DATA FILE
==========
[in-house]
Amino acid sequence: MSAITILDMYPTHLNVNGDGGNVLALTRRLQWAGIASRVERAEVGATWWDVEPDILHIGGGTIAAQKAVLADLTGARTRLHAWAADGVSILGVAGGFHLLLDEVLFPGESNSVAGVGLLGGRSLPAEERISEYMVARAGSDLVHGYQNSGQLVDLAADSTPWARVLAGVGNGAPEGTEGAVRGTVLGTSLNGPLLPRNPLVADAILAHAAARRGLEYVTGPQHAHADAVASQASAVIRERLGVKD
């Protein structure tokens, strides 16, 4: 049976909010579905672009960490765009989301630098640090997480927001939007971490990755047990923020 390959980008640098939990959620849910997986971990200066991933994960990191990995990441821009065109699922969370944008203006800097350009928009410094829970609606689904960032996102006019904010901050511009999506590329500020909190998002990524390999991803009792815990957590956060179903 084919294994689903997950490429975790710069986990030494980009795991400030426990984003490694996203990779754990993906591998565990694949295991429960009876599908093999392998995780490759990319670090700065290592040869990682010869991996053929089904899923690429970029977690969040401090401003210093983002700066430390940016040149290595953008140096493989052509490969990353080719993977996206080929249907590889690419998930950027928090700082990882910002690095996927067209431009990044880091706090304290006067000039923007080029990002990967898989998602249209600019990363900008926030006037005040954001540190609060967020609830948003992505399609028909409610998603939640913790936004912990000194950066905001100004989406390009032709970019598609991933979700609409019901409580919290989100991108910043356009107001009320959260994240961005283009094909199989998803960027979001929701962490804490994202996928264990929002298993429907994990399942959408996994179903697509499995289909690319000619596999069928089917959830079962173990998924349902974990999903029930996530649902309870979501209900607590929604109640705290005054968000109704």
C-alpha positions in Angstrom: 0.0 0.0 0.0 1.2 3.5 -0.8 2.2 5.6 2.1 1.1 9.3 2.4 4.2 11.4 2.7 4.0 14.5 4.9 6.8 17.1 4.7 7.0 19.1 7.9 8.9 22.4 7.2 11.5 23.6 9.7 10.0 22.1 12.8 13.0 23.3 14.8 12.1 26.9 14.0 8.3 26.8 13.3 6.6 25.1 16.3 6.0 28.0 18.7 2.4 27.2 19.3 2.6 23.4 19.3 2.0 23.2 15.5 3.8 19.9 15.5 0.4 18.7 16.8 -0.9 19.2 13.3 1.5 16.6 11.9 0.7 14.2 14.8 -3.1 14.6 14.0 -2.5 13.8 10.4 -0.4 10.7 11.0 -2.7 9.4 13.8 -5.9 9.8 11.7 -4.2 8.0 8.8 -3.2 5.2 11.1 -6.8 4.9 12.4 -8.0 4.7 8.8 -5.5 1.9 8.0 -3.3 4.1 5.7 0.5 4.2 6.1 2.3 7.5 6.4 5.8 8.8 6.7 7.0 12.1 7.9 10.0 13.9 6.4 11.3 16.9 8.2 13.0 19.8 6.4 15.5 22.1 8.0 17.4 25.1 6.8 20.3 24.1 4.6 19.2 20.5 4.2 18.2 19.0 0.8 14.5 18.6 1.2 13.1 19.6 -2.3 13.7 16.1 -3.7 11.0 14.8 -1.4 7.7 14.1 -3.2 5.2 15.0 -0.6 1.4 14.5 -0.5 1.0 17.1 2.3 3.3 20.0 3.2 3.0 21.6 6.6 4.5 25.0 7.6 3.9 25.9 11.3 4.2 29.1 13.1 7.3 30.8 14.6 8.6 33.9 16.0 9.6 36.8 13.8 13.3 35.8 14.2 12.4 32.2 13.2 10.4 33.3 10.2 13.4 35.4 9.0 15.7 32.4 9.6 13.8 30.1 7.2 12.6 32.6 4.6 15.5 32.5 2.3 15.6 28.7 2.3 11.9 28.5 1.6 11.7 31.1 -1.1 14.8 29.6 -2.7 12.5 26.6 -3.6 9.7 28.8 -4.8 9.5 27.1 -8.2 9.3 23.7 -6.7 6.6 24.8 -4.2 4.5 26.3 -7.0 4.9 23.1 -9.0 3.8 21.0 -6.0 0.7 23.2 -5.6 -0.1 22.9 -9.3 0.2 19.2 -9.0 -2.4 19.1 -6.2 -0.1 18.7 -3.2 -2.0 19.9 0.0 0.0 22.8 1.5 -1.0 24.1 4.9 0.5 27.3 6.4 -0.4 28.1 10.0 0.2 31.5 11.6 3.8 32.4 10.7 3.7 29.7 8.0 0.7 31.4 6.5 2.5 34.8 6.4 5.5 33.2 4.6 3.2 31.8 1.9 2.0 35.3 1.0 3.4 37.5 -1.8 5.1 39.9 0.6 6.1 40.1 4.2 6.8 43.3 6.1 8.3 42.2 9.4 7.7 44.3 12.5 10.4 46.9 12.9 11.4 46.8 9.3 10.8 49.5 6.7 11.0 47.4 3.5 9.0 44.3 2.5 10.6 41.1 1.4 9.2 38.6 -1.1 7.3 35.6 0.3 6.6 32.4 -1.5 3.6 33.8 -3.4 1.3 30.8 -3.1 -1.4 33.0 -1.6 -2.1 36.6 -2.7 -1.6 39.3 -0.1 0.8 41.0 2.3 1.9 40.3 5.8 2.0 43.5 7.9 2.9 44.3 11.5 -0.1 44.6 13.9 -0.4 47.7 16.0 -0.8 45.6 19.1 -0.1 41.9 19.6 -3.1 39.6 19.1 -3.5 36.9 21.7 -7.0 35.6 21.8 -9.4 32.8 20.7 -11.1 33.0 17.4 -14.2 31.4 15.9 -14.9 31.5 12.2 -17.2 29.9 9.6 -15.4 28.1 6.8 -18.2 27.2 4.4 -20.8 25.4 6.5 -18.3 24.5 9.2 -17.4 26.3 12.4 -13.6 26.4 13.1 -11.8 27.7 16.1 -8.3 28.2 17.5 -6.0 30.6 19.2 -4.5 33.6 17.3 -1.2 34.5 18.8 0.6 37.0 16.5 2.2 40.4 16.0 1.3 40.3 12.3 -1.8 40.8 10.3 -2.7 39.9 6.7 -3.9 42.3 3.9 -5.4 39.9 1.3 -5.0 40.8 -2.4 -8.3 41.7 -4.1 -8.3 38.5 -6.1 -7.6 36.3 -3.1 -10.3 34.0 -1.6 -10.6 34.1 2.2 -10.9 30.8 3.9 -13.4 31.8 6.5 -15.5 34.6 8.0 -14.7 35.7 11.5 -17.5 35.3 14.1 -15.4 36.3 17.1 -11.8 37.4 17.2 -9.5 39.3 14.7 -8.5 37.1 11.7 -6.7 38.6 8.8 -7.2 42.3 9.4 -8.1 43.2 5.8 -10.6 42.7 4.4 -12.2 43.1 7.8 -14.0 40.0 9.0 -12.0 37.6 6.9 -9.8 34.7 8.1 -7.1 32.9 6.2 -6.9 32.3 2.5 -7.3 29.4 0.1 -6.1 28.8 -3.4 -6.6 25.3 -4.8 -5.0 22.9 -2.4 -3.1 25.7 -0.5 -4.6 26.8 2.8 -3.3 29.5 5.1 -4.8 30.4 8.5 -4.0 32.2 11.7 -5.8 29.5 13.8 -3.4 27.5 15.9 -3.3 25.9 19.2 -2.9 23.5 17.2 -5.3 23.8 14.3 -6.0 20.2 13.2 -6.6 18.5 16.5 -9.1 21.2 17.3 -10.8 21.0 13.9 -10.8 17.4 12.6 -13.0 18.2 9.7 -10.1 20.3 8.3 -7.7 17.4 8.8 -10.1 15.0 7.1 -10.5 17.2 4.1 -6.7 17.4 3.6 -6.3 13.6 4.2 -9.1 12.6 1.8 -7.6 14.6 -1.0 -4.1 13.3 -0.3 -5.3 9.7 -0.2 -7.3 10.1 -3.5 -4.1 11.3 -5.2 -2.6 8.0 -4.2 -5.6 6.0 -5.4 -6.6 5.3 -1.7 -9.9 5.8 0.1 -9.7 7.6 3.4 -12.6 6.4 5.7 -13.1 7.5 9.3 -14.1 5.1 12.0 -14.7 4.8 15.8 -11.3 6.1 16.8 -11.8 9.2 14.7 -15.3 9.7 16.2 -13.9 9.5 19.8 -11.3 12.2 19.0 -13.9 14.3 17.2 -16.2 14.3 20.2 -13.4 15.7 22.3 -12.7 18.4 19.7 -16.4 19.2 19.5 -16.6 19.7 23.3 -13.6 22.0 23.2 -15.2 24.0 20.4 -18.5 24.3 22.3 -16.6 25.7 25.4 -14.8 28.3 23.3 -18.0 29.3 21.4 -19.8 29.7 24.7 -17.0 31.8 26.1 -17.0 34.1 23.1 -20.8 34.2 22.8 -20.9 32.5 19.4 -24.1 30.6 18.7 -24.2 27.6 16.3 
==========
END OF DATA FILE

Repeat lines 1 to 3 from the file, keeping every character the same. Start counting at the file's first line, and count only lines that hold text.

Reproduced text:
[in-house]
Amino acid sequence: MSAITILDMYPTHLNVNGDGGNVLALTRRLQWAGIASRVERAEVGATWWDVEPDILHIGGGTIAAQKAVLADLTGARTRLHAWAADGVSILGVAGGFHLLLDEVLFPGESNSVAGVGLLGGRSLPAEERISEYMVARAGSDLVHGYQNSGQLVDLAADSTPWARVLAGVGNGAPEGTEGAVRGTVLGTSLNGPLLPRNPLVADAILAHAAARRGLEYVTGPQHAHADAVASQASAVIRERLGVKD
């Protein structure tokens, strides 16, 4: 049976909010579905672009960490765009989301630098640090997480927001939007971490990755047990923020 390959980008640098939990959620849910997986971990200066991933994960990191990995990441821009065109699922969370944008203006800097350009928009410094829970609606689904960032996102006019904010901050511009999506590329500020909190998002990524390999991803009792815990957590956060179903 084919294994689903997950490429975790710069986990030494980009795991400030426990984003490694996203990779754990993906591998565990694949295991429960009876599908093999392998995780490759990319670090700065290592040869990682010869991996053929089904899923690429970029977690969040401090401003210093983002700066430390940016040149290595953008140096493989052509490969990353080719993977996206080929249907590889690419998930950027928090700082990882910002690095996927067209431009990044880091706090304290006067000039923007080029990002990967898989998602249209600019990363900008926030006037005040954001540190609060967020609830948003992505399609028909409610998603939640913790936004912990000194950066905001100004989406390009032709970019598609991933979700609409019901409580919290989100991108910043356009107001009320959260994240961005283009094909199989998803960027979001929701962490804490994202996928264990929002298993429907994990399942959408996994179903697509499995289909690319000619596999069928089917959830079962173990998924349902974990999903029930996530649902309870979501209900607590929604109640705290005054968000109704």